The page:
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Your Mindset Has a Direct Effect on Your Ability to Fight Burnout

Here's what the studies say.

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Photo by Just Name from Pexels
Photo by Just Name from Pexels

Have you ever called out of work sick with a stomach ache so you could relax at home, only to find yourself with a stomach ache later? Or have you ever achieved a physical milestone, like doing three pull-ups instead of two, because you told yourself you could? It becomes a self-fulfilling prophecy.

Your mind is a powerful tool that has the ability to conjure experiences out of pure thought. Those thoughts trigger neurochemical releases in your brain that activate specific hormones in your body and create a whole-body experience simply by directing the pictures you create in your mind.

Studies show that stress affects the autonomic nervous system, and is a massive contributing factor to burnout. While the literature on burnout is growing and doctors are learning more about how to properly treat it, there are things you can do to prevent and recover from burnout. The key here is in monitoring, moderating, and managing your stress levels through mindfulness techniques that allow your mind to do what it does best: influence your emotional state and more efficiently process stress.

Burnout is related to how you deal with stressors. In order to reduce the effects of burnout, you have to understand how your mindset affects your body, as well as develop a process for cultivating an empowered mindset to better process stress. Here’s how.

Cultivating your mindset

When you’re set on accomplishing your goals, you have to build the ability to recognize your limits, boundaries, and needs. Since one of the leading causes of stress is having your needs unmet, it’s important to start there so that you can decipher what stressors are at work in your life. With this self-knowledge, you’re able to recognize what your needs are and how you can meet them, giving you the ability to calibrate what can increase or decrease your stressors.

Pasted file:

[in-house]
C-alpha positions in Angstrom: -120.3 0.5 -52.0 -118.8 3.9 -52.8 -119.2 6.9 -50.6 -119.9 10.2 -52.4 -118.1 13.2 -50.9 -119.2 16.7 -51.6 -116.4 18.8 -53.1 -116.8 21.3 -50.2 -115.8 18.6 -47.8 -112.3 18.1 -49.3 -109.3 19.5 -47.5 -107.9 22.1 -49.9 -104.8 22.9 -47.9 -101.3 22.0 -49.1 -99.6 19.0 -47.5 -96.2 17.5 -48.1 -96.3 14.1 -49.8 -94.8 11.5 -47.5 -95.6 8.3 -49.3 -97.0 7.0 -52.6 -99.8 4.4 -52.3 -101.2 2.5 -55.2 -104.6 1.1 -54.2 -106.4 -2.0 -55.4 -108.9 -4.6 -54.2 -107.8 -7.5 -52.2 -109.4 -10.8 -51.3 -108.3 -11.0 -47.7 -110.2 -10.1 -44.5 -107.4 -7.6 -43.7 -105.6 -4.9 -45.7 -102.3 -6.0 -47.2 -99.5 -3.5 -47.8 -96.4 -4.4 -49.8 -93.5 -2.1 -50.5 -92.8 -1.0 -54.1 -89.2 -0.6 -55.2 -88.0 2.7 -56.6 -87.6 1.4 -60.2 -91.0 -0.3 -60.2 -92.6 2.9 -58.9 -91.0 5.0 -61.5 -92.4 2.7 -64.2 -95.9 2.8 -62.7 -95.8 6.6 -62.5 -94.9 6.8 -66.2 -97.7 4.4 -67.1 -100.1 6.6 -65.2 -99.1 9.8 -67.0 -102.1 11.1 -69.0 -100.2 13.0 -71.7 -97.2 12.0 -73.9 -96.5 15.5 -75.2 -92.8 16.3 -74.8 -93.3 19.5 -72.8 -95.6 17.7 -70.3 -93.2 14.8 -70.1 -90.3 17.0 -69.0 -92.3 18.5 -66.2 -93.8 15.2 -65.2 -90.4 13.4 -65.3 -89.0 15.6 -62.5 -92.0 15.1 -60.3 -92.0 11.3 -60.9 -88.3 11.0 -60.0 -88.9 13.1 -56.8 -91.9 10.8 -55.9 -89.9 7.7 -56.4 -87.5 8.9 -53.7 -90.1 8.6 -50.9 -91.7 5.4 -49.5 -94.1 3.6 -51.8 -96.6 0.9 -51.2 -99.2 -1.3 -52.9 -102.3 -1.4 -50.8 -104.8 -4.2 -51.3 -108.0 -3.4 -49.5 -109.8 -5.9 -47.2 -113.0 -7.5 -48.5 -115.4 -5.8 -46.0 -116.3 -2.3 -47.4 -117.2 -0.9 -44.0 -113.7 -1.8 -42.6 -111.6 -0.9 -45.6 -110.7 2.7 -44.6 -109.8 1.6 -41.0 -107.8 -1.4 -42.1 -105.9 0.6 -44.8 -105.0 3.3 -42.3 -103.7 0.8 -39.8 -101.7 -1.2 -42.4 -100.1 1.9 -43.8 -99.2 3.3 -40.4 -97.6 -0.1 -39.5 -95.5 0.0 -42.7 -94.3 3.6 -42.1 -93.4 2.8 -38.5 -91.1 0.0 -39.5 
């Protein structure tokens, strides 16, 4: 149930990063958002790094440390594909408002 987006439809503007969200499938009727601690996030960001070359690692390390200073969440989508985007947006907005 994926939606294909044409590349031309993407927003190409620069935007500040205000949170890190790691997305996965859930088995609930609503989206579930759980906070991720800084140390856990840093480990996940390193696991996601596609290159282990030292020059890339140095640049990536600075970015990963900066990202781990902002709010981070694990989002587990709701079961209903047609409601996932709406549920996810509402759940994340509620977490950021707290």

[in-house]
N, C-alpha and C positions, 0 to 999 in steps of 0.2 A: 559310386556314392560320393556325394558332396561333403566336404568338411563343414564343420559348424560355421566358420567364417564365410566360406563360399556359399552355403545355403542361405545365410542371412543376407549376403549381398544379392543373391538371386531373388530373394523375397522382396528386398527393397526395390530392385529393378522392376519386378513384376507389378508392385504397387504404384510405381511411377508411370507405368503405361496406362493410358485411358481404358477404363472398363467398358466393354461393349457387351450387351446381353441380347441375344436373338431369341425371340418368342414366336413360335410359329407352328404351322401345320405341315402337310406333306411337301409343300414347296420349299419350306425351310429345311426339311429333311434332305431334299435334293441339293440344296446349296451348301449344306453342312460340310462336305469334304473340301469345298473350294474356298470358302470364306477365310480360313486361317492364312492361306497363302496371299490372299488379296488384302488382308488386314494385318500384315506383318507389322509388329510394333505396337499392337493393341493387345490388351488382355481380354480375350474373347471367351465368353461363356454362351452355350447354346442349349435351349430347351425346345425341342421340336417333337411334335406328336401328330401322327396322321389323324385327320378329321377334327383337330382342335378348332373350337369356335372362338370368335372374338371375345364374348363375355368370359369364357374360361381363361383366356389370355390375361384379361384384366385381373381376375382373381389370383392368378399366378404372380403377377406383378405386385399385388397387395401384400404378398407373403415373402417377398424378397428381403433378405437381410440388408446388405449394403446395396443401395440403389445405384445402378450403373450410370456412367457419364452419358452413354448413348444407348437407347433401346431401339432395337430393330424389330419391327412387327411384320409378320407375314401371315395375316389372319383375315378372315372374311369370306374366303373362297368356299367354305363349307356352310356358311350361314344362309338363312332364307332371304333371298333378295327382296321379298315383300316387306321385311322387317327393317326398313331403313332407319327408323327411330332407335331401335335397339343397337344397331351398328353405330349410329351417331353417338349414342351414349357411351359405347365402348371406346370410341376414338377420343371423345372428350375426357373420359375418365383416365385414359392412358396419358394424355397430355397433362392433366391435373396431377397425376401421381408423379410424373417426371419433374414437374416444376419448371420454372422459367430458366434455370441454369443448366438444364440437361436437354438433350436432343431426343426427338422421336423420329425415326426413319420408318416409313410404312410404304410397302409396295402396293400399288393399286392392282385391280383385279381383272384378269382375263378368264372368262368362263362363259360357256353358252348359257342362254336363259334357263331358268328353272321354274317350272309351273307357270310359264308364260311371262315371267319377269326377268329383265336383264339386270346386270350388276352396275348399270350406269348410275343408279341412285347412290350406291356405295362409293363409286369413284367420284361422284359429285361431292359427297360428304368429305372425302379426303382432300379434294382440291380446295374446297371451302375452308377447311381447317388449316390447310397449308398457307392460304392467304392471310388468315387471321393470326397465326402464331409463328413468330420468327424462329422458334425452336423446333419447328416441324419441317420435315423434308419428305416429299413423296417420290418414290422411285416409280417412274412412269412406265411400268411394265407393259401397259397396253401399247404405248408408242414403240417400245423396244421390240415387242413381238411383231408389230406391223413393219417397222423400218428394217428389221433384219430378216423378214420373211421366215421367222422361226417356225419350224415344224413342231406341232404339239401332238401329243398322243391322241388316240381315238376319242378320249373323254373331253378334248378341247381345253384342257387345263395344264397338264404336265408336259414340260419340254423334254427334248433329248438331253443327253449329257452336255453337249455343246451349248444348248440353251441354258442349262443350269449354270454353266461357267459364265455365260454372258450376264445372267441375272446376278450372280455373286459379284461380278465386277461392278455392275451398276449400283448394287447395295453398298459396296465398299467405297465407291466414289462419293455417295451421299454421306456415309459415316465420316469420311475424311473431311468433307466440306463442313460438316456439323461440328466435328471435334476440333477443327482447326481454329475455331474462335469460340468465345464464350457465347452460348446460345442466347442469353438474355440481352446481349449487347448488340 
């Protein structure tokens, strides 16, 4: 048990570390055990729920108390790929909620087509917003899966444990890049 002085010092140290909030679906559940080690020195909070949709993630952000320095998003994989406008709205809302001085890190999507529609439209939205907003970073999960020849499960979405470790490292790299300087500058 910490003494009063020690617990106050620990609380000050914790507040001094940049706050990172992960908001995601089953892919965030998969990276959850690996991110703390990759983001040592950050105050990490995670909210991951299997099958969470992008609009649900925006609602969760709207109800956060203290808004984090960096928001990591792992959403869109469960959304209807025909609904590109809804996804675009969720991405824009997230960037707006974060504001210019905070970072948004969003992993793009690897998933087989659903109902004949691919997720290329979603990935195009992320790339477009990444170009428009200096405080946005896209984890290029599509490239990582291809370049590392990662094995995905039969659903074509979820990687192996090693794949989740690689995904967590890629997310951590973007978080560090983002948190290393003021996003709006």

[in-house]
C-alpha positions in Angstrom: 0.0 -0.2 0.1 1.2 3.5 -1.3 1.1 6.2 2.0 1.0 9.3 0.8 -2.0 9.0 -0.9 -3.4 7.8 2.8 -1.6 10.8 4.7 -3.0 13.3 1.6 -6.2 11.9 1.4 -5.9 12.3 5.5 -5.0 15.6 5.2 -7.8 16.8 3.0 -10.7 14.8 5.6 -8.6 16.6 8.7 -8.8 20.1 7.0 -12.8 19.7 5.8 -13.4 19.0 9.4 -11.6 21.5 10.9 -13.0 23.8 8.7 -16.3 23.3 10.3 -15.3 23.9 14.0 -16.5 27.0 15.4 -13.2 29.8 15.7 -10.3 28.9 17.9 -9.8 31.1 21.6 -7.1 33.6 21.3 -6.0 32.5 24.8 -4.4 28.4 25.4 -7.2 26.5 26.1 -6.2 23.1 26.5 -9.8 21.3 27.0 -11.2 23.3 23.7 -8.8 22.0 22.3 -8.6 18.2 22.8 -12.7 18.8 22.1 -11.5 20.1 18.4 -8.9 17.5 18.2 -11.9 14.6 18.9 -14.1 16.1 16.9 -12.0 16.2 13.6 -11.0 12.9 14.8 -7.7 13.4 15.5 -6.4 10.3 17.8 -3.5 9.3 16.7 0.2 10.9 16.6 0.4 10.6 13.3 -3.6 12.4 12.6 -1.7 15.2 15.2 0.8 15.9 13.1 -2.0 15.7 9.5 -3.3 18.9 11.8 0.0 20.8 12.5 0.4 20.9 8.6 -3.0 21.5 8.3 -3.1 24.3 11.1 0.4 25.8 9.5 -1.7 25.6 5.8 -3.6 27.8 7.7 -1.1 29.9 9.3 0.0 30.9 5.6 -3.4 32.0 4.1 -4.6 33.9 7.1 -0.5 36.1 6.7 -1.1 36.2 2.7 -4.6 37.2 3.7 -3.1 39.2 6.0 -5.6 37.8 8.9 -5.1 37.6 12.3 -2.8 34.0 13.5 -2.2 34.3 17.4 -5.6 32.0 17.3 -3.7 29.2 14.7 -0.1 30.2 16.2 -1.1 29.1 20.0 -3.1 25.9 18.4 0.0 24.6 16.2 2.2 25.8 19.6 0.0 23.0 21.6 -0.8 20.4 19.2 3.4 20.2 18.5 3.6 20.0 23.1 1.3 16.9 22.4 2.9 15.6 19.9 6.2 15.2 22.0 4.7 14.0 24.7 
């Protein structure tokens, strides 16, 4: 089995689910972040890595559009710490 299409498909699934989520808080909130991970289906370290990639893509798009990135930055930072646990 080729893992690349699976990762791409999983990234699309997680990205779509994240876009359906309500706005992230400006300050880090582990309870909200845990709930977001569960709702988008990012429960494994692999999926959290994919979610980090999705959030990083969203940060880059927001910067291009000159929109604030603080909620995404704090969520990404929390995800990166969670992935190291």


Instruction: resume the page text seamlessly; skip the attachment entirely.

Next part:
For example, if you’ve been working hard for months on end and your productivity is suffering as a result, you likely need a break. By recognizing this early enough, you can communicate with your supervisor or team that you need some time off. You can also approach with the specific support that you need to get back on track. There’s immense power in developing the ability to communicate your needs to others because it puts you in the driver’s seat of your life, allowing you to feel more in control.

Once you understand your needs and how to communicate them, taking action and getting support that will reduce your stress levels becomes easier. You can then take more responsibility for your behavior, thoughts, and results, for a stronger sense of self-actualization which is an important step in creating a healthy, empowered mindset. Which, according to studies, feeling empowered and having an active role in decision making was shown to reduce burnout.

Perception influences experience

Perception and mindset are linked. Perception is the way you see yourself and the world around you. It filters your experiences and feeds the data to your mind. Your mindset then colors in the beliefs you have about your perception. They work together to give you a better understanding of how you function in your world. This is especially powerful when it comes to how you process stress.

How you perceive your health has a direct correlation with how you experience your health. This shows up clearly in a study conducted by Stanford scholars, where people who believed that they were less active than their peers were 71% more likely to die—regardless of the person’s actual activity levels. Now imagine using that same power to perceive that your body is healing, that you’re getting more rested sleep than your peers, that you’re less stressed than your peers, or that you have more energy than your peers. 

By altering your perception and mindset in your favor, combined with empowering yourself to get your needs met, you give your mind and body the opportunity to reduce and fight the effects of burnout because you now have stronger tools to process stress.

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People look for retreats for themselves, in the country, by the coast, or in the hills . . . There is nowhere that a person can find a more peaceful and trouble-free retreat than in his own mind. . . . So constantly give yourself this retreat, and renew yourself.

- MARCUS AURELIUS

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